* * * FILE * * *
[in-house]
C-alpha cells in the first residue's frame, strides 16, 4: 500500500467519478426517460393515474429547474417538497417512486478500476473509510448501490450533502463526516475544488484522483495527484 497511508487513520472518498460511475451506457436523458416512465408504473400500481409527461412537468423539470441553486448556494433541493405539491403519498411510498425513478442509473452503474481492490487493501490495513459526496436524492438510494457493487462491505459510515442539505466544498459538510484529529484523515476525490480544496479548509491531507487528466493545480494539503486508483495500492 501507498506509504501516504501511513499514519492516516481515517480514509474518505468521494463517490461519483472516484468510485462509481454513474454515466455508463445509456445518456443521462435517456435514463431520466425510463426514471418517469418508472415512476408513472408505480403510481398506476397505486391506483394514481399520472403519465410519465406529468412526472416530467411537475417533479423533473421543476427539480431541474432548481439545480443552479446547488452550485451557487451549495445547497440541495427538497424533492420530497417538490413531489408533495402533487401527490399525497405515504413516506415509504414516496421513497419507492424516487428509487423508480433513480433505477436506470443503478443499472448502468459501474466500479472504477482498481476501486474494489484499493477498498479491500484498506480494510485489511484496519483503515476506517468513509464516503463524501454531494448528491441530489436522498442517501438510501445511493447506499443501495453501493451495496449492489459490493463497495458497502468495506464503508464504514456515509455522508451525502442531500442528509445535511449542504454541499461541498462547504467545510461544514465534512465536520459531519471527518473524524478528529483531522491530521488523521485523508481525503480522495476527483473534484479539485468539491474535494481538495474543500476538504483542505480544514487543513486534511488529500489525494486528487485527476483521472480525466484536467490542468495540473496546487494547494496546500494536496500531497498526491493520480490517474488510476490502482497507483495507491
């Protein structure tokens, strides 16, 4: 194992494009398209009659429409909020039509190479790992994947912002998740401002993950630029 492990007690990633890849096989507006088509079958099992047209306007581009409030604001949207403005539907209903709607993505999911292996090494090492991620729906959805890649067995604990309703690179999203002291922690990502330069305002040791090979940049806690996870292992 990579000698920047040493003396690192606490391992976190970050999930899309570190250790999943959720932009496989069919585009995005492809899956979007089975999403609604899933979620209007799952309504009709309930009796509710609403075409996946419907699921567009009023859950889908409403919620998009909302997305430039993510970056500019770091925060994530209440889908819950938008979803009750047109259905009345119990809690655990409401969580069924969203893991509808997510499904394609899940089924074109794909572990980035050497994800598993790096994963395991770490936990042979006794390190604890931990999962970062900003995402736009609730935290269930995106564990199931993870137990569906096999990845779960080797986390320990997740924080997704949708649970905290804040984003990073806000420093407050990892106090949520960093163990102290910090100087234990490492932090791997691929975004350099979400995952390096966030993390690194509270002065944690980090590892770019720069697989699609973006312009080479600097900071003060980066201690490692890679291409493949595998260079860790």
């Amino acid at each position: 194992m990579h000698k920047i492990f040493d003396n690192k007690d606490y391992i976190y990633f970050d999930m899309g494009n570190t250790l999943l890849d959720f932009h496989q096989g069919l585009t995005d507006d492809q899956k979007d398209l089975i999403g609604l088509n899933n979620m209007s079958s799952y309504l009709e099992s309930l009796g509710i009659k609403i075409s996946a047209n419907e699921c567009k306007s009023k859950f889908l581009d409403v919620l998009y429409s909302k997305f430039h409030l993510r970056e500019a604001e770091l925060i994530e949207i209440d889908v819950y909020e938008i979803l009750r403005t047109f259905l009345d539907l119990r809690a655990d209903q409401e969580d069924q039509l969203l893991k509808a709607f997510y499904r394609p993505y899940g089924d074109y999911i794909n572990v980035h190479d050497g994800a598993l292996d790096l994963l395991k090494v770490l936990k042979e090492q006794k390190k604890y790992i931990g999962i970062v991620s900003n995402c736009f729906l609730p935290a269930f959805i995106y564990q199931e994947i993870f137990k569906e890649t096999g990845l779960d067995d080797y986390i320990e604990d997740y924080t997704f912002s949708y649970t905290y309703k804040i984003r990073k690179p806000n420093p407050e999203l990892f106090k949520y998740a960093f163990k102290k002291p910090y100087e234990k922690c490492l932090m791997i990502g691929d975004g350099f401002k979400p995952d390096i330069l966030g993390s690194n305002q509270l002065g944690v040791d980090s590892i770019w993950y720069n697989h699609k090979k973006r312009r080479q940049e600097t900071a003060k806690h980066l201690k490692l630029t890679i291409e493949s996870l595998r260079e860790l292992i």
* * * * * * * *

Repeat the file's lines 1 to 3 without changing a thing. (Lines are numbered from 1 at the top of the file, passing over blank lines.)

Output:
[in-house]
C-alpha cells in the first residue's frame, strides 16, 4: 500500500467519478426517460393515474429547474417538497417512486478500476473509510448501490450533502463526516475544488484522483495527484 497511508487513520472518498460511475451506457436523458416512465408504473400500481409527461412537468423539470441553486448556494433541493405539491403519498411510498425513478442509473452503474481492490487493501490495513459526496436524492438510494457493487462491505459510515442539505466544498459538510484529529484523515476525490480544496479548509491531507487528466493545480494539503486508483495500492 501507498506509504501516504501511513499514519492516516481515517480514509474518505468521494463517490461519483472516484468510485462509481454513474454515466455508463445509456445518456443521462435517456435514463431520466425510463426514471418517469418508472415512476408513472408505480403510481398506476397505486391506483394514481399520472403519465410519465406529468412526472416530467411537475417533479423533473421543476427539480431541474432548481439545480443552479446547488452550485451557487451549495445547497440541495427538497424533492420530497417538490413531489408533495402533487401527490399525497405515504413516506415509504414516496421513497419507492424516487428509487423508480433513480433505477436506470443503478443499472448502468459501474466500479472504477482498481476501486474494489484499493477498498479491500484498506480494510485489511484496519483503515476506517468513509464516503463524501454531494448528491441530489436522498442517501438510501445511493447506499443501495453501493451495496449492489459490493463497495458497502468495506464503508464504514456515509455522508451525502442531500442528509445535511449542504454541499461541498462547504467545510461544514465534512465536520459531519471527518473524524478528529483531522491530521488523521485523508481525503480522495476527483473534484479539485468539491474535494481538495474543500476538504483542505480544514487543513486534511488529500489525494486528487485527476483521472480525466484536467490542468495540473496546487494547494496546500494536496500531497498526491493520480490517474488510476490502482497507483495507491
């Protein structure tokens, strides 16, 4: 194992494009398209009659429409909020039509190479790992994947912002998740401002993950630029 492990007690990633890849096989507006088509079958099992047209306007581009409030604001949207403005539907209903709607993505999911292996090494090492991620729906959805890649067995604990309703690179999203002291922690990502330069305002040791090979940049806690996870292992 990579000698920047040493003396690192606490391992976190970050999930899309570190250790999943959720932009496989069919585009995005492809899956979007089975999403609604899933979620209007799952309504009709309930009796509710609403075409996946419907699921567009009023859950889908409403919620998009909302997305430039993510970056500019770091925060994530209440889908819950938008979803009750047109259905009345119990809690655990409401969580069924969203893991509808997510499904394609899940089924074109794909572990980035050497994800598993790096994963395991770490936990042979006794390190604890931990999962970062900003995402736009609730935290269930995106564990199931993870137990569906096999990845779960080797986390320990997740924080997704949708649970905290804040984003990073806000420093407050990892106090949520960093163990102290910090100087234990490492932090791997691929975004350099979400995952390096966030993390690194509270002065944690980090590892770019720069697989699609973006312009080479600097900071003060980066201690490692890679291409493949595998260079860790």